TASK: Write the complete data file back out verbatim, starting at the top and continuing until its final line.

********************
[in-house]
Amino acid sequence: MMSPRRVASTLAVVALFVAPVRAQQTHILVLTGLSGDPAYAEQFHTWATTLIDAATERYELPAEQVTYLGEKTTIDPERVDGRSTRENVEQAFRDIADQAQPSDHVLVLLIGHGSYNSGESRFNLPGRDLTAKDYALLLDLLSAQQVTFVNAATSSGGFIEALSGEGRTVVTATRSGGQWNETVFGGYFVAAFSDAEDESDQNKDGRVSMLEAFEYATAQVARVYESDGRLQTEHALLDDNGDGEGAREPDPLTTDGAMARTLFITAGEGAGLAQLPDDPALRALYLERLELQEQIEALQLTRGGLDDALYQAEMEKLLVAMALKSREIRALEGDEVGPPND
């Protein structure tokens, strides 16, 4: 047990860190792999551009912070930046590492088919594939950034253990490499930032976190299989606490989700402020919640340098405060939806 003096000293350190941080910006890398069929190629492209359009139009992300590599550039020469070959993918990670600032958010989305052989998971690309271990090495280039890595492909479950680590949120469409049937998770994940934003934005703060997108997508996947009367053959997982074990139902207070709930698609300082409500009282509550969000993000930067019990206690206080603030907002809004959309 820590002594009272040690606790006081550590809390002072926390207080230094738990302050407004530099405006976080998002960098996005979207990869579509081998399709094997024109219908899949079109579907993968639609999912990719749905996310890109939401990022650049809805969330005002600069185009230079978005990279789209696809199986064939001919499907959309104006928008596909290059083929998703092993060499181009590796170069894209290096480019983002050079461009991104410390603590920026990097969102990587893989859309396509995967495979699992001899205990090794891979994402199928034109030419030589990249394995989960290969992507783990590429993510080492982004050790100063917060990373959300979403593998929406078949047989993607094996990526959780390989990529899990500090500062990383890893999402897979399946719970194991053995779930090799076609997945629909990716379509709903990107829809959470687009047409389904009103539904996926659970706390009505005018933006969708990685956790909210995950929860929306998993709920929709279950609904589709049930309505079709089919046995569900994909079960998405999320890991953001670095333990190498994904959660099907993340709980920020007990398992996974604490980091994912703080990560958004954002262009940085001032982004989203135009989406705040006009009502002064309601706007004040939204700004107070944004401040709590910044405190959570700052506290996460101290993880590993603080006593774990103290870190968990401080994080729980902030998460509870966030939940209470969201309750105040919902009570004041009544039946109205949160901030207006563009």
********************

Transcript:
[in-house]
Amino acid sequence: MMSPRRVASTLAVVALFVAPVRAQQTHILVLTGLSGDPAYAEQFHTWATTLIDAATERYELPAEQVTYLGEKTTIDPERVDGRSTRENVEQAFRDIADQAQPSDHVLVLLIGHGSYNSGESRFNLPGRDLTAKDYALLLDLLSAQQVTFVNAATSSGGFIEALSGEGRTVVTATRSGGQWNETVFGGYFVAAFSDAEDESDQNKDGRVSMLEAFEYATAQVARVYESDGRLQTEHALLDDNGDGEGAREPDPLTTDGAMARTLFITAGEGAGLAQLPDDPALRALYLERLELQEQIEALQLTRGGLDDALYQAEMEKLLVAMALKSREIRALEGDEVGPPND
């Protein structure tokens, strides 16, 4: 047990860190792999551009912070930046590492088919594939950034253990490499930032976190299989606490989700402020919640340098405060939806 003096000293350190941080910006890398069929190629492209359009139009992300590599550039020469070959993918990670600032958010989305052989998971690309271990090495280039890595492909479950680590949120469409049937998770994940934003934005703060997108997508996947009367053959997982074990139902207070709930698609300082409500009282509550969000993000930067019990206690206080603030907002809004959309 820590002594009272040690606790006081550590809390002072926390207080230094738990302050407004530099405006976080998002960098996005979207990869579509081998399709094997024109219908899949079109579907993968639609999912990719749905996310890109939401990022650049809805969330005002600069185009230079978005990279789209696809199986064939001919499907959309104006928008596909290059083929998703092993060499181009590796170069894209290096480019983002050079461009991104410390603590920026990097969102990587893989859309396509995967495979699992001899205990090794891979994402199928034109030419030589990249394995989960290969992507783990590429993510080492982004050790100063917060990373959300979403593998929406078949047989993607094996990526959780390989990529899990500090500062990383890893999402897979399946719970194991053995779930090799076609997945629909990716379509709903990107829809959470687009047409389904009103539904996926659970706390009505005018933006969708990685956790909210995950929860929306998993709920929709279950609904589709049930309505079709089919046995569900994909079960998405999320890991953001670095333990190498994904959660099907993340709980920020007990398992996974604490980091994912703080990560958004954002262009940085001032982004989203135009989406705040006009009502002064309601706007004040939204700004107070944004401040709590910044405190959570700052506290996460101290993880590993603080006593774990103290870190968990401080994080729980902030998460509870966030939940209470969201309750105040919902009570004041009544039946109205949160901030207006563009």